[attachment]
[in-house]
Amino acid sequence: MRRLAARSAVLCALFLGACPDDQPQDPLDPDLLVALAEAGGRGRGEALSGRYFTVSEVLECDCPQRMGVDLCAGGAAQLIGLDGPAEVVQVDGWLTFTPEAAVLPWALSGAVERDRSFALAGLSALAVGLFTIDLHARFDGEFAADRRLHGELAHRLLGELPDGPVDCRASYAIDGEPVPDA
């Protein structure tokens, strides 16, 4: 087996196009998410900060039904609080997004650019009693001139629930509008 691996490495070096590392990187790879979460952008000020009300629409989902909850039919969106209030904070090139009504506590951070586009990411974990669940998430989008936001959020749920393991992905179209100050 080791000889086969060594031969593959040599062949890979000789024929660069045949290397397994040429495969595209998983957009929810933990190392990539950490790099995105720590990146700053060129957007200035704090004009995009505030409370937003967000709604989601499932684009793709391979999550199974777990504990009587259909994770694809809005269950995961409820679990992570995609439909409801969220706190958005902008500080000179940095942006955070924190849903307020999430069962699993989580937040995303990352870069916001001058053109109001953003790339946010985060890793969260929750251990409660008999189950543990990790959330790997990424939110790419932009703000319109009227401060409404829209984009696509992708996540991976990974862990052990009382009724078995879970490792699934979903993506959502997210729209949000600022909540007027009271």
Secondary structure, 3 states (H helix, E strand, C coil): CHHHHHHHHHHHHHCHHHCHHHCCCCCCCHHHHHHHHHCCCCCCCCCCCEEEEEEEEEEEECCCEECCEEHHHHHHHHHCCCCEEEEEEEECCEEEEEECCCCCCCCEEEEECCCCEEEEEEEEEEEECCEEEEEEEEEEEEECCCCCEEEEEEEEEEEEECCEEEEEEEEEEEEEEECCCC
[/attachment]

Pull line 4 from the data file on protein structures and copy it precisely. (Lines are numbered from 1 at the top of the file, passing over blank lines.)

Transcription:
Secondary structure, 3 states (H helix, E strand, C coil): CHHHHHHHHHHHHHCHHHCHHHCCCCCCCHHHHHHHHHCCCCCCCCCCCEEEEEEEEEEEECCCEECCEEHHHHHHHHHCCCCEEEEEEEECCEEEEEECCCCCCCCEEEEECCCCEEEEEEEEEEEECCEEEEEEEEEEEEECCCCCEEEEEEEEEEEEECCEEEEEEEEEEEEEEECCCC